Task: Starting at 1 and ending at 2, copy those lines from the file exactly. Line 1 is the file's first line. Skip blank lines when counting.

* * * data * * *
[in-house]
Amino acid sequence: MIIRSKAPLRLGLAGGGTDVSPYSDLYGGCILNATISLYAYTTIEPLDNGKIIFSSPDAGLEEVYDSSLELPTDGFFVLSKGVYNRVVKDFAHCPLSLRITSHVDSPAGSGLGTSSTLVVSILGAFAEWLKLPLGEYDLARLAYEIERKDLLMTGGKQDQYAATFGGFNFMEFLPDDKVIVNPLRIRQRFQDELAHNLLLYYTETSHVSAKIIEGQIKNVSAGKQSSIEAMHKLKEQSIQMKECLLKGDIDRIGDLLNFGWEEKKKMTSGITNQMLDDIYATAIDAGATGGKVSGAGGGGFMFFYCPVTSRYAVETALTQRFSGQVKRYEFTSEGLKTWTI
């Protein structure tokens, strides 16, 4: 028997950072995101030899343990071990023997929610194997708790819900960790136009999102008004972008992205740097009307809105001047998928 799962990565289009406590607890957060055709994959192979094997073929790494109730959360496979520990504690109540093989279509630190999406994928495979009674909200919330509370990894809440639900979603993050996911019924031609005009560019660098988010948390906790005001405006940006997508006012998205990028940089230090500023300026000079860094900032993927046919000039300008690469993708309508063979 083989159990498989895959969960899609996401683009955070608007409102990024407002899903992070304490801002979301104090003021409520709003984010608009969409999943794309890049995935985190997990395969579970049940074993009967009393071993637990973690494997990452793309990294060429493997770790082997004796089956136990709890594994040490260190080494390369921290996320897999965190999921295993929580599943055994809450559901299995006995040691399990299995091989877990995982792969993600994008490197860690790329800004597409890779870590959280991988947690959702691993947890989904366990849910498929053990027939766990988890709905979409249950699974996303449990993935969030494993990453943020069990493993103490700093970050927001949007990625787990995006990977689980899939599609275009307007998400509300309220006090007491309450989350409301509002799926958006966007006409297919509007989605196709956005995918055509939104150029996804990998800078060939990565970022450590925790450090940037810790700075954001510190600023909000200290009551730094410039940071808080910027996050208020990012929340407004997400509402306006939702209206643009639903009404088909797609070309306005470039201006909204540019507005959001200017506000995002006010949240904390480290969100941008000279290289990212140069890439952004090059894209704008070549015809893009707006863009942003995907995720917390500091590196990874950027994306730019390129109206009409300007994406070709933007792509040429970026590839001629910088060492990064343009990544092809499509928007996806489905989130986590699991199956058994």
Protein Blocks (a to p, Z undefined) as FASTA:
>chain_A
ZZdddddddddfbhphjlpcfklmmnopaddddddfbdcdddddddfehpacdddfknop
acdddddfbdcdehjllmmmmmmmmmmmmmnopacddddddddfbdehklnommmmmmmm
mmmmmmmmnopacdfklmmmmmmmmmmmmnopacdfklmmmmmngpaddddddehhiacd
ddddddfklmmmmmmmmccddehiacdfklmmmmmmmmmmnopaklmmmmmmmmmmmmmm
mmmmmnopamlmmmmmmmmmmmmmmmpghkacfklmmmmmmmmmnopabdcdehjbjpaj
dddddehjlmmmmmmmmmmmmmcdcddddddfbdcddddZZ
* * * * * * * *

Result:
[in-house]
Amino acid sequence: MIIRSKAPLRLGLAGGGTDVSPYSDLYGGCILNATISLYAYTTIEPLDNGKIIFSSPDAGLEEVYDSSLELPTDGFFVLSKGVYNRVVKDFAHCPLSLRITSHVDSPAGSGLGTSSTLVVSILGAFAEWLKLPLGEYDLARLAYEIERKDLLMTGGKQDQYAATFGGFNFMEFLPDDKVIVNPLRIRQRFQDELAHNLLLYYTETSHVSAKIIEGQIKNVSAGKQSSIEAMHKLKEQSIQMKECLLKGDIDRIGDLLNFGWEEKKKMTSGITNQMLDDIYATAIDAGATGGKVSGAGGGGFMFFYCPVTSRYAVETALTQRFSGQVKRYEFTSEGLKTWTI